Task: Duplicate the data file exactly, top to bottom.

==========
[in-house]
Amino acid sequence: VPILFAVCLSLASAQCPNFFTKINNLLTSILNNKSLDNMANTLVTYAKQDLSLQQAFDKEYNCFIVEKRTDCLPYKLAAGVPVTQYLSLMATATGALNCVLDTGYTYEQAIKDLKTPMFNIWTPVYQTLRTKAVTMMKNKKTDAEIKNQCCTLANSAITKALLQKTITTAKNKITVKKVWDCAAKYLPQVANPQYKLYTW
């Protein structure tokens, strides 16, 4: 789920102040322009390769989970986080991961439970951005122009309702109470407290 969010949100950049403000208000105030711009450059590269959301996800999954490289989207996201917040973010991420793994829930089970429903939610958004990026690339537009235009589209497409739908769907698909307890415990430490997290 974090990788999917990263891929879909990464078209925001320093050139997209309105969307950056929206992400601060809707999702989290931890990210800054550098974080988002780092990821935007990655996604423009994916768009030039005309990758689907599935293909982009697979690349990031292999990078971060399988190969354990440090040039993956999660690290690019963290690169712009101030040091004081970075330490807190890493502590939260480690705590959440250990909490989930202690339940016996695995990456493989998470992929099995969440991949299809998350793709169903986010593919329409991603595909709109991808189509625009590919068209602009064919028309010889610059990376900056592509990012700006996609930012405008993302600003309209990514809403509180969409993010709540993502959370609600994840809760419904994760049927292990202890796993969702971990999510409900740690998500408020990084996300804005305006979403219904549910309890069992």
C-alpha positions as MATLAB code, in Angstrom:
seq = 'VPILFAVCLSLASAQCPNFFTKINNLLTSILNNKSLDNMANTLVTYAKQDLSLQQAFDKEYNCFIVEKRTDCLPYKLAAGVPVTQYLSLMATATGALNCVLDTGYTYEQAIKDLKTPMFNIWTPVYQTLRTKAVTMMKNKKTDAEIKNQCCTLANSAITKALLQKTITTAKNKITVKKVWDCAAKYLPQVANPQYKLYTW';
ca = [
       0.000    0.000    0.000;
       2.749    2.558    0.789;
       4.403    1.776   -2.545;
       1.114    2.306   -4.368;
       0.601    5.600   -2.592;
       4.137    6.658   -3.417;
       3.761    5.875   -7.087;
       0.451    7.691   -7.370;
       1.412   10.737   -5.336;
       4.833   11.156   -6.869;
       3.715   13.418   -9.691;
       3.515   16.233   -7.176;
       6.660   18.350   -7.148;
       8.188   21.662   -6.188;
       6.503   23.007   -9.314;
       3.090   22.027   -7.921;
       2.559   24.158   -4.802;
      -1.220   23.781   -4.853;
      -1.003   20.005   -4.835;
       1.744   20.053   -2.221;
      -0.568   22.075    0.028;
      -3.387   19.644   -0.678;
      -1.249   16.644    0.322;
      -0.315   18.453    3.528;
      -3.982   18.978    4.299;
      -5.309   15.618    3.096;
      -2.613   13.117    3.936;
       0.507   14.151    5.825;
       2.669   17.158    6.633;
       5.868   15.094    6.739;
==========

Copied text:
[in-house]
Amino acid sequence: VPILFAVCLSLASAQCPNFFTKINNLLTSILNNKSLDNMANTLVTYAKQDLSLQQAFDKEYNCFIVEKRTDCLPYKLAAGVPVTQYLSLMATATGALNCVLDTGYTYEQAIKDLKTPMFNIWTPVYQTLRTKAVTMMKNKKTDAEIKNQCCTLANSAITKALLQKTITTAKNKITVKKVWDCAAKYLPQVANPQYKLYTW
């Protein structure tokens, strides 16, 4: 789920102040322009390769989970986080991961439970951005122009309702109470407290 969010949100950049403000208000105030711009450059590269959301996800999954490289989207996201917040973010991420793994829930089970429903939610958004990026690339537009235009589209497409739908769907698909307890415990430490997290 974090990788999917990263891929879909990464078209925001320093050139997209309105969307950056929206992400601060809707999702989290931890990210800054550098974080988002780092990821935007990655996604423009994916768009030039005309990758689907599935293909982009697979690349990031292999990078971060399988190969354990440090040039993956999660690290690019963290690169712009101030040091004081970075330490807190890493502590939260480690705590959440250990909490989930202690339940016996695995990456493989998470992929099995969440991949299809998350793709169903986010593919329409991603595909709109991808189509625009590919068209602009064919028309010889610059990376900056592509990012700006996609930012405008993302600003309209990514809403509180969409993010709540993502959370609600994840809760419904994760049927292990202890796993969702971990999510409900740690998500408020990084996300804005305006979403219904549910309890069992």
C-alpha positions as MATLAB code, in Angstrom:
seq = 'VPILFAVCLSLASAQCPNFFTKINNLLTSILNNKSLDNMANTLVTYAKQDLSLQQAFDKEYNCFIVEKRTDCLPYKLAAGVPVTQYLSLMATATGALNCVLDTGYTYEQAIKDLKTPMFNIWTPVYQTLRTKAVTMMKNKKTDAEIKNQCCTLANSAITKALLQKTITTAKNKITVKKVWDCAAKYLPQVANPQYKLYTW';
ca = [
       0.000    0.000    0.000;
       2.749    2.558    0.789;
       4.403    1.776   -2.545;
       1.114    2.306   -4.368;
       0.601    5.600   -2.592;
       4.137    6.658   -3.417;
       3.761    5.875   -7.087;
       0.451    7.691   -7.370;
       1.412   10.737   -5.336;
       4.833   11.156   -6.869;
       3.715   13.418   -9.691;
       3.515   16.233   -7.176;
       6.660   18.350   -7.148;
       8.188   21.662   -6.188;
       6.503   23.007   -9.314;
       3.090   22.027   -7.921;
       2.559   24.158   -4.802;
      -1.220   23.781   -4.853;
      -1.003   20.005   -4.835;
       1.744   20.053   -2.221;
      -0.568   22.075    0.028;
      -3.387   19.644   -0.678;
      -1.249   16.644    0.322;
      -0.315   18.453    3.528;
      -3.982   18.978    4.299;
      -5.309   15.618    3.096;
      -2.613   13.117    3.936;
       0.507   14.151    5.825;
       2.669   17.158    6.633;
       5.868   15.094    6.739;